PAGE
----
IMG_4932above: Rachel holds an old photo of her mom and dad…wadda bunch of cool kids.
IMG_4594 Rachel said that Vanilla Pie is a recipe from her “grandmothers old falling apart Mennonite cookbook.” Below: Grandma Kauffman’s tried and true Mennonite Community Cookbook, inscribed to Rachel ten years ago.
IMG_4603 IMG_4604 IMG_4609 IMG_4638 IMG_4626 IMG_4627IMG_4644 IMG_4650 IMG_4656 IMG_4666 IMG_4660IMG_4687 IMG_4694 IMG_4696 IMG_4675IMG_4739IMG_4830IMG_4705IMG_4706IMG_4708 IMG_4713 IMG_4724 IMG_4729 IMG_4758 IMG_4757IMG_4784 IMG_4774 IMG_4781IMG_4788 IMG_4795 IMG_4807 IMG_4810Here’s a little Rachel Herr trivia for ya: What is Rachel’s favorite kitchen tool? ….A bench scraper. You can cut, divide, clean up…and, well…. scrape. But those orange handled scissors came in handy too!
IMG_4828IMG_4840 IMG_4847IMG_4855 IMG_4853 IMG_4863 IMG_4864Once the pie was concocted and placed in the oven, Rachel whipped up mimosas and dishwater. Warmth and sunlight and molasses-y aromas filled the room.IMG_4875 IMG_4882 IMG_4887 IMG_4889 IMG_4893I have a thing for birds…and not in a Portlandia kind of way. Not really in a bird kind of way either…but that’s a-whole-nother post… Anyway. It wasn’t until seeing the following series of photos that I realized the bird watching I was doing in the Herr household.  1) A cute grandma-esque birdie tea towel. 2) An original bird print on the refrigerator. 3) A drawing by Rachel’s son, Cole, that has an avian feel, if you ask me. 4) Rachel’s husband Mike’s impressive list of birds seen from their kitchen window. By the way, if you’re reading this Mike, we totally saw a Great American Bustard. 5) A stuffed, and I quote, “Rock Dove, also known as a pigeon” on the office wall. Normal. 6) The yellow eagle on Rachel’s shirt. And Mike, just kidding. It was a Red-tailed Hawk. I think. IMG_4598IMG_4835collage IMG_4672IMG_4904IMG_4938 IMG_4916IMG_4905 IMG_4910When the pie was finished we did what any respectable pastry chef-photograper duo would do on a Sunday morning and we took the pie for a walk around the house for photos.
IMG_4959 IMG_4963IMG_4970 IMG_4998At long last the time came for tasting. Somehow in my snap-happy frenzy, I forgot this shoot would end in delicious satisfaction. Good gawd. I will spare you the visual documentation of our first taste. They’re pretty hilarious images but I don’t want those as part of my digital dossier from here to eternity. And I’m sure Rachel and Ella would concur. Just imagine a bunch of faces enjoying something really awesome. Yeah…IMG_5006 IMG_5015 IMG_5050Rachel, in her happy place. Go ‘head girl…dance.IMG_4950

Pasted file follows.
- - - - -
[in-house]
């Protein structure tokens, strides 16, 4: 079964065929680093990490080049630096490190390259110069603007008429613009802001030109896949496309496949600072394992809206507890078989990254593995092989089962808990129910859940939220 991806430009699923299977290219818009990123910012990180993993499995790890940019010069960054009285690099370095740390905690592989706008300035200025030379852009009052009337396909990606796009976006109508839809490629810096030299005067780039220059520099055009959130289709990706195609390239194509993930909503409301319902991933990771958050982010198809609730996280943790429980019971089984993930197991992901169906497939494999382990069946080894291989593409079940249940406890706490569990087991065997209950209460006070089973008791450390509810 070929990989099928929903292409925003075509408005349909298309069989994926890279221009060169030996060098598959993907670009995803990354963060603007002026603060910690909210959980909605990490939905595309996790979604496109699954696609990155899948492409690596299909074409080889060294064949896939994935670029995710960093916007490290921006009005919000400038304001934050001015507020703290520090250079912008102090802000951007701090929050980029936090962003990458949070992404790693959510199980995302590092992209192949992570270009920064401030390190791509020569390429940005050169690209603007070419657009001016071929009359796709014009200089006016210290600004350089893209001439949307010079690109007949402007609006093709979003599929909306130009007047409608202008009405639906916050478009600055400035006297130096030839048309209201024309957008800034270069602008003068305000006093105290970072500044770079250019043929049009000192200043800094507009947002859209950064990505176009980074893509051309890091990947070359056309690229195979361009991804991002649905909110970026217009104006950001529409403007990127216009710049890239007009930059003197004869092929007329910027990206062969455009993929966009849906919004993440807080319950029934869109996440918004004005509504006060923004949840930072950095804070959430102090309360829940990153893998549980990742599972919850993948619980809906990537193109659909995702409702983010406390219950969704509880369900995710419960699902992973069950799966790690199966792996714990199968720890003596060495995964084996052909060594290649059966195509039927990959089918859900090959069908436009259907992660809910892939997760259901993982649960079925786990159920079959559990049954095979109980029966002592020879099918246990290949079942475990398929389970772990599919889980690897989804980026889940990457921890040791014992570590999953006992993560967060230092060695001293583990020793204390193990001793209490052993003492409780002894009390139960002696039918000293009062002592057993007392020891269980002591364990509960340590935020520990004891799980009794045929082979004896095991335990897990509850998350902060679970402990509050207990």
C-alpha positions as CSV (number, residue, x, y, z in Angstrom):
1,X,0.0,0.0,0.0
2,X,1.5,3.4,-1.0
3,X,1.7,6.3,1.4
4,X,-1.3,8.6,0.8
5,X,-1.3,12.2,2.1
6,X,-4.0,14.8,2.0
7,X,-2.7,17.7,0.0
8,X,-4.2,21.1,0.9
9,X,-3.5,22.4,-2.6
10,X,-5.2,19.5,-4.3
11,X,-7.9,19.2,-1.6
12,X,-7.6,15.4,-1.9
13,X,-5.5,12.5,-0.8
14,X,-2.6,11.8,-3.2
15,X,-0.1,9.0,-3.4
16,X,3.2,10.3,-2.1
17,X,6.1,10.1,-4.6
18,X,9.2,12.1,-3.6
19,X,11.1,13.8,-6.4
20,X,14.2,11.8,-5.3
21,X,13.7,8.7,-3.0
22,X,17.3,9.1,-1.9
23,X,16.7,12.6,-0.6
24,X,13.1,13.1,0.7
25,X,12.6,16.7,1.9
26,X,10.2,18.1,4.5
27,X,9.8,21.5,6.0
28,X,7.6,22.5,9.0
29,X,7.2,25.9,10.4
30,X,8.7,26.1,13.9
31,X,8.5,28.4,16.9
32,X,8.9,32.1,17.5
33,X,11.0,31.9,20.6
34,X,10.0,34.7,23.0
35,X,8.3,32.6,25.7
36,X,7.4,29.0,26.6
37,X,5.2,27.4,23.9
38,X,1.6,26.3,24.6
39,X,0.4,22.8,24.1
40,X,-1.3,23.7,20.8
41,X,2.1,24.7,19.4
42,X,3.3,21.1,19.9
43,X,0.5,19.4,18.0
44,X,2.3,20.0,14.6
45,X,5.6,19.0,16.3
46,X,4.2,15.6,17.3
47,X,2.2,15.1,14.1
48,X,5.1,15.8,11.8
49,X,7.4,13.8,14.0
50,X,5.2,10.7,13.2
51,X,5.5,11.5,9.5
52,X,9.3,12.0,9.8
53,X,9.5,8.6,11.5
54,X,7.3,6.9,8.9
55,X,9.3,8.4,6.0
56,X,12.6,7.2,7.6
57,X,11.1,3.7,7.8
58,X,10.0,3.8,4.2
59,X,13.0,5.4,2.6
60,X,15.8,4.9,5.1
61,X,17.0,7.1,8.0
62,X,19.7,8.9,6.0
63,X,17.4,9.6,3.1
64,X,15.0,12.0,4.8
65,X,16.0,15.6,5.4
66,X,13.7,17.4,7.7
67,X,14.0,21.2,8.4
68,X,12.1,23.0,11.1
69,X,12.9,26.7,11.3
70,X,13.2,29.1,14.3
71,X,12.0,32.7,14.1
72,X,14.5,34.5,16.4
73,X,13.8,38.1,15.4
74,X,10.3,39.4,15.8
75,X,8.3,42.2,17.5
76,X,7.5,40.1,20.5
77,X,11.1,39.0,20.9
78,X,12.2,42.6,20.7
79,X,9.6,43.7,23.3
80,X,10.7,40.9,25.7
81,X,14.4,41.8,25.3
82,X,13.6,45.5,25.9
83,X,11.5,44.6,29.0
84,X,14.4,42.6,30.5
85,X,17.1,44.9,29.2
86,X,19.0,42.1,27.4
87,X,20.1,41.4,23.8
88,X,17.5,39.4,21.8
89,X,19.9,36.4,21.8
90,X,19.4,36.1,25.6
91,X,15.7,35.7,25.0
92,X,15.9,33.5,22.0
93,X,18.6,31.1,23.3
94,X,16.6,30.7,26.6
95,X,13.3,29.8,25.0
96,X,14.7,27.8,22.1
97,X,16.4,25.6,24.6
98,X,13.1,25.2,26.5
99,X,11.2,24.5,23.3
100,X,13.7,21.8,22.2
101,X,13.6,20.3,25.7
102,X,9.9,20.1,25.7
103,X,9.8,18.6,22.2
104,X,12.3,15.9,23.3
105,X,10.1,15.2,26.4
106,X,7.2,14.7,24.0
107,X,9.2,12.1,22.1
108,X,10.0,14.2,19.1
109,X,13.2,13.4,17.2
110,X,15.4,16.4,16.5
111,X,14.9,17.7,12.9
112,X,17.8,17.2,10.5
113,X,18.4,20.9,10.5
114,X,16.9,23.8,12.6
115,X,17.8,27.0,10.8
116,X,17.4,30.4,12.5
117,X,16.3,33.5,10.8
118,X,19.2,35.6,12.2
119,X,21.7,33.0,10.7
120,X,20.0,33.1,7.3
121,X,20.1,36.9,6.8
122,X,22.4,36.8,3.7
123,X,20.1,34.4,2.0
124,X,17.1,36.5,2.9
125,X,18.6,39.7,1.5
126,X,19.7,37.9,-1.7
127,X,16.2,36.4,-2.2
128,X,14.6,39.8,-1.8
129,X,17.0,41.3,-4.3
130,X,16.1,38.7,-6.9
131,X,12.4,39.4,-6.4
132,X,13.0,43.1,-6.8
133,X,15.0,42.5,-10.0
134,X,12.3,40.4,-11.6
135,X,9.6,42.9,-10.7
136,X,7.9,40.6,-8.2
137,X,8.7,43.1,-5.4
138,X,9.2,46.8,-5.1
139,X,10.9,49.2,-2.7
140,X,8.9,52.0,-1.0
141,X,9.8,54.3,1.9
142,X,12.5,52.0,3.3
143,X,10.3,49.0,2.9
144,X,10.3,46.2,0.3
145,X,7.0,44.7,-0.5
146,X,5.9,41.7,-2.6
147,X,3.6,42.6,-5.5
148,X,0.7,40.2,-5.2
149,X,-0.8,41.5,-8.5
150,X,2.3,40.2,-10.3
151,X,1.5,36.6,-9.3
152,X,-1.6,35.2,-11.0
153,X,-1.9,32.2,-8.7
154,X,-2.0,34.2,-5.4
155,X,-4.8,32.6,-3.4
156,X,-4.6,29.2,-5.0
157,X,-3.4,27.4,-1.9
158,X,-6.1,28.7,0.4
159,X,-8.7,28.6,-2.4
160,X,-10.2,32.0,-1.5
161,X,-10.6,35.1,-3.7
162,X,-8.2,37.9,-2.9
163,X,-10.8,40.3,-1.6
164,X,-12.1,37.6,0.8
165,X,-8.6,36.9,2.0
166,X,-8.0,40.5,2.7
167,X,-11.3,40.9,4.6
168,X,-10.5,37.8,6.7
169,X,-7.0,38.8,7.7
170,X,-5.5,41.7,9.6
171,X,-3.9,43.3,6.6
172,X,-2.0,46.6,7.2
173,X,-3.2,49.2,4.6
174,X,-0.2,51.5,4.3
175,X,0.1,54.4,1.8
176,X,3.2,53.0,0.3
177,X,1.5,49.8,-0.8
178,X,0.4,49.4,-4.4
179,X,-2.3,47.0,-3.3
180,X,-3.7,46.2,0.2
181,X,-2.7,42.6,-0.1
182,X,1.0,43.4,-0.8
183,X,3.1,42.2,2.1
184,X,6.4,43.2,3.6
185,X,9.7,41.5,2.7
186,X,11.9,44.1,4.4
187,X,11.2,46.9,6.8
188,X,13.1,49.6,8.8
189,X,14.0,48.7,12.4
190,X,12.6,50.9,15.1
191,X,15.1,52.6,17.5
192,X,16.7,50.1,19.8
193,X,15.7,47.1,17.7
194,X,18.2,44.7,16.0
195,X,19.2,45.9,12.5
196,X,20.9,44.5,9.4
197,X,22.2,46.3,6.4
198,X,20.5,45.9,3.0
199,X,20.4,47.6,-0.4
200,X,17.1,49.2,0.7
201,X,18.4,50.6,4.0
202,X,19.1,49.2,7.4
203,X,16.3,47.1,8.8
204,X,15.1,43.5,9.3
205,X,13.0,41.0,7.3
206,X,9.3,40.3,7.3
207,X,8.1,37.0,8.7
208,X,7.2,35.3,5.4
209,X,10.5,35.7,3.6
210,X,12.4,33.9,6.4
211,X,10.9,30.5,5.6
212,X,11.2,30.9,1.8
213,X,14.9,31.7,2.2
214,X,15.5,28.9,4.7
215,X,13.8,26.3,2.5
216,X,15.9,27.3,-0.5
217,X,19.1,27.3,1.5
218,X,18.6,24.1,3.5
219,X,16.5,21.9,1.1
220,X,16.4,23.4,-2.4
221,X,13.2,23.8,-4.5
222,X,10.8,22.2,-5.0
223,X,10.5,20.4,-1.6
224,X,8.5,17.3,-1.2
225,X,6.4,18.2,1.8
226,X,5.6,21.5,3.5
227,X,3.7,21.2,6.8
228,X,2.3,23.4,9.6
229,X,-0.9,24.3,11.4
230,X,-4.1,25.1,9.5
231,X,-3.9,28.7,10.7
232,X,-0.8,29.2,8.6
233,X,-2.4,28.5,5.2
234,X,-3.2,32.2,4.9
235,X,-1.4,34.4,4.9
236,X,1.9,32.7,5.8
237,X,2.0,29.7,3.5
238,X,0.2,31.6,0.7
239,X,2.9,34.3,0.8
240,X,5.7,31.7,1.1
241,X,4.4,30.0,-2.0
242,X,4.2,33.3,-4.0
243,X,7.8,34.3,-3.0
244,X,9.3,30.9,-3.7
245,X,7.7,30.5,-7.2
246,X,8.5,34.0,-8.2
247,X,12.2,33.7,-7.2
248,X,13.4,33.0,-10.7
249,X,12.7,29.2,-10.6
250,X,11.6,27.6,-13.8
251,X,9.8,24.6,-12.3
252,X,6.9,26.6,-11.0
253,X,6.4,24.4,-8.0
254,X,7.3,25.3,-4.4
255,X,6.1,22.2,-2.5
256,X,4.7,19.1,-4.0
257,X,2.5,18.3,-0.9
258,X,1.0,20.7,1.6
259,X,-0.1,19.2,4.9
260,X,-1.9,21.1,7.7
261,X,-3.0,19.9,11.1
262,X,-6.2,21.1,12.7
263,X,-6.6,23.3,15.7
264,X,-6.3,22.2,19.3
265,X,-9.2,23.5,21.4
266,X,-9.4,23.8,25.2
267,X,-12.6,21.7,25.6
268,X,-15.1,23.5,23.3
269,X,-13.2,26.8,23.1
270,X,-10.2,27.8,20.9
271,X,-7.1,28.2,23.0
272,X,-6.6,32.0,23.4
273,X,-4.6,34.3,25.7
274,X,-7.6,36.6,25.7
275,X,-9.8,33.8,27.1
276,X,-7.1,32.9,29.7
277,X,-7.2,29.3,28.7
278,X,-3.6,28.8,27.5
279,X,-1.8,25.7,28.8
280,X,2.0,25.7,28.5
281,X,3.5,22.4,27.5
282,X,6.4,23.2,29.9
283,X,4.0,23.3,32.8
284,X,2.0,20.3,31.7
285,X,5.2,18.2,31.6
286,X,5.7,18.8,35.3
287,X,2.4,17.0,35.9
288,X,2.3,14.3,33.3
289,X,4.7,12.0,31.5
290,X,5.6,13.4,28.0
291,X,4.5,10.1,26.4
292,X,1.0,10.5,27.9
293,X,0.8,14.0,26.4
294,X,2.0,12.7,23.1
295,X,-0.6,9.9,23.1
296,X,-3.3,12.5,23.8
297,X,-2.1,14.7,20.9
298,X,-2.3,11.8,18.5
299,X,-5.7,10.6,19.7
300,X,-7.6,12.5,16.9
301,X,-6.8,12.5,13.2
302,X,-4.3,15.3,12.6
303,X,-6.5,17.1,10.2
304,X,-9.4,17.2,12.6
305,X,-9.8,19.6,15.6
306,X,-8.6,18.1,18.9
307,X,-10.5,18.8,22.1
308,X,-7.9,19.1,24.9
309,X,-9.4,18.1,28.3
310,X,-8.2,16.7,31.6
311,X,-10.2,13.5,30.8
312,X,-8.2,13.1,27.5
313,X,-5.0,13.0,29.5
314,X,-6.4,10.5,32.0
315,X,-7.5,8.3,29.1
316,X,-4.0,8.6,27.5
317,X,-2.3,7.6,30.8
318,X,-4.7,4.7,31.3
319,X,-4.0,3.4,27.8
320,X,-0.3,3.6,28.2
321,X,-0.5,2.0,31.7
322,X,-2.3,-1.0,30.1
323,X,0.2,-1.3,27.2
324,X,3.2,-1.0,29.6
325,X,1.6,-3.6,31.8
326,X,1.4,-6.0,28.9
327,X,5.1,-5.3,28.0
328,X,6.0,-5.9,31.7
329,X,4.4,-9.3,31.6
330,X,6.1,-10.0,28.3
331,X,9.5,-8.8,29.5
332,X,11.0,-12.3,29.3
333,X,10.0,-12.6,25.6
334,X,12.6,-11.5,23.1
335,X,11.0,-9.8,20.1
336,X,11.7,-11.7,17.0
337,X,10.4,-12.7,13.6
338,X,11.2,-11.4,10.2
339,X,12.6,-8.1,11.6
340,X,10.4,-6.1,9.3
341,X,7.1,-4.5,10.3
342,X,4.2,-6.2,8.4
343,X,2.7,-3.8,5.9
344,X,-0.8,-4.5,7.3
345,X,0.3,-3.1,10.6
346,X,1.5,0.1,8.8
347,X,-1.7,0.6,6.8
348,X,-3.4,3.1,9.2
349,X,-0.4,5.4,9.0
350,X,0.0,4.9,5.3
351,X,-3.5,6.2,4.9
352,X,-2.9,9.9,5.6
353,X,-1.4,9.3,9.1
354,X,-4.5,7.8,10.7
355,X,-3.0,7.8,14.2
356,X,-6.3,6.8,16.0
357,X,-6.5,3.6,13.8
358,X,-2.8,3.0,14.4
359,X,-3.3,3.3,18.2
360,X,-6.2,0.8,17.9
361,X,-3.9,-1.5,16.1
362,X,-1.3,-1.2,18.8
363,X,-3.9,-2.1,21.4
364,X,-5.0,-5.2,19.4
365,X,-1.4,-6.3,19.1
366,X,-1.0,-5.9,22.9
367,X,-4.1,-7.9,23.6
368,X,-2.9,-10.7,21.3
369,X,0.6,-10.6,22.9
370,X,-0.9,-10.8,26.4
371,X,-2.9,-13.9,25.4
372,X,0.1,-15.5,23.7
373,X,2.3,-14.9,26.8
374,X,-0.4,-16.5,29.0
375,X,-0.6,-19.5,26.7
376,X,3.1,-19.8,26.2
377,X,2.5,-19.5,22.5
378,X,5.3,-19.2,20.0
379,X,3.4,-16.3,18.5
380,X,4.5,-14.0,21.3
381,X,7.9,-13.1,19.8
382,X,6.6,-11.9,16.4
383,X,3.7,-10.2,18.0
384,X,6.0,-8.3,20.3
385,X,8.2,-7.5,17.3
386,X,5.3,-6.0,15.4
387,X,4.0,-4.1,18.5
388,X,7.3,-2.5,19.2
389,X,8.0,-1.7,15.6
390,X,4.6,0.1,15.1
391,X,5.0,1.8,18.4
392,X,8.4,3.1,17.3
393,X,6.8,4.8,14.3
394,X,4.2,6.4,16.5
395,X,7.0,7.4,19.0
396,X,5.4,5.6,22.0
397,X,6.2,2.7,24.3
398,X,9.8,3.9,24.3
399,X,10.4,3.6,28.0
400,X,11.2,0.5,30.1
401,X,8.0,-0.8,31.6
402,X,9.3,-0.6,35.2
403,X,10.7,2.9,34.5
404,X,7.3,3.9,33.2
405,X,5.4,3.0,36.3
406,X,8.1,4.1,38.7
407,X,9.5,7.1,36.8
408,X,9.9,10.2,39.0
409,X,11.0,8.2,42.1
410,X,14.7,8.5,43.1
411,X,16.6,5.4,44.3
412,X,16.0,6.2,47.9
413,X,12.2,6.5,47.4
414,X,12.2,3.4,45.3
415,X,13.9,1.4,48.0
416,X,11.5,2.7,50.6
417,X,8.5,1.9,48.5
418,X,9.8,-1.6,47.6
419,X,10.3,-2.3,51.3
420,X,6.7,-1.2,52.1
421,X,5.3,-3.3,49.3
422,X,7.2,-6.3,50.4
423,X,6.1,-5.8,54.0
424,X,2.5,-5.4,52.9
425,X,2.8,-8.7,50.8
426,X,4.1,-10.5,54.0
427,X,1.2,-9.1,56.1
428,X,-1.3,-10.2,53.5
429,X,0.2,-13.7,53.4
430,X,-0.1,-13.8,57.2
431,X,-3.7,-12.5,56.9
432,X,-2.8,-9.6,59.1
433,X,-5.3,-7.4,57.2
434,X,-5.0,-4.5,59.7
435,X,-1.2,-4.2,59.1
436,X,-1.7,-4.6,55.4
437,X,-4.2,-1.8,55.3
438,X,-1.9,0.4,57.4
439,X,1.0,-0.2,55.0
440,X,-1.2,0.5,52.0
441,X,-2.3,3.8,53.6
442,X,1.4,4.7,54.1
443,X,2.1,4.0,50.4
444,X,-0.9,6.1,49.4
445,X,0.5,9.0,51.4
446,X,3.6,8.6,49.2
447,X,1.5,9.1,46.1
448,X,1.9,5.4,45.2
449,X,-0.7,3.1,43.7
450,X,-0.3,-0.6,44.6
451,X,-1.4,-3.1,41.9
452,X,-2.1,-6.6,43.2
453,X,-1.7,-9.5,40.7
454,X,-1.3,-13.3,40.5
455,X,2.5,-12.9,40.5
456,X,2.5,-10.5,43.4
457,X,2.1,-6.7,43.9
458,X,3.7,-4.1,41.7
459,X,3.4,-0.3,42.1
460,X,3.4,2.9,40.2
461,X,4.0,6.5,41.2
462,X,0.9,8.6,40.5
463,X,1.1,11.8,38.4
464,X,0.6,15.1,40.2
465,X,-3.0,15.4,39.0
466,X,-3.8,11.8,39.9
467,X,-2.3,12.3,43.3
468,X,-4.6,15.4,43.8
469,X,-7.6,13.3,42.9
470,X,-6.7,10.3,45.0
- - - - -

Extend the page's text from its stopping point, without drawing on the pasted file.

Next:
Read more about my Celebrating Life series here.

Bye Bye Beautiful Winter

Everybody loves to hate on the weather. I mean, ok, I might’ve rolled my eyes at that last snow fall. C’mon April! You’re not even funny anymore. But really, when it comes down to it – I love every season. When my kids were toddlers I would hide bags full of their toys and after about a month or so, I’d swap them out and hide another couple bags. When they got their bag of old toys back they were so stoked to have new toys. Every. Single. Time. That’s what the seasons do for me. Like a big kid. It comes and goes away and comes back and I love it all over again! I love the smells and the new colors and getting out my new-again old clothes and layering and shedding and camping and wood chips and snowfall and the FOOD. Warm soups, crockpots, sweet potatoes, ice tea, sandwiches, burnt marshmallows, corn on the cob, Kline’s ice cream. *shew*  These pictures make me wish I owned a snuggie. I shot them with numbed-by-the-cold fingers in February and they are as quiet and cold as the day I took them. Oh, Harrisonburg.

Wilson Hall Harrisonburg

Bank of America Harrisonburg

George's Harrisonburg

George's Harrisonburg 2

Court Square Harrisonburg

Seed Building Chop House Harrisonburg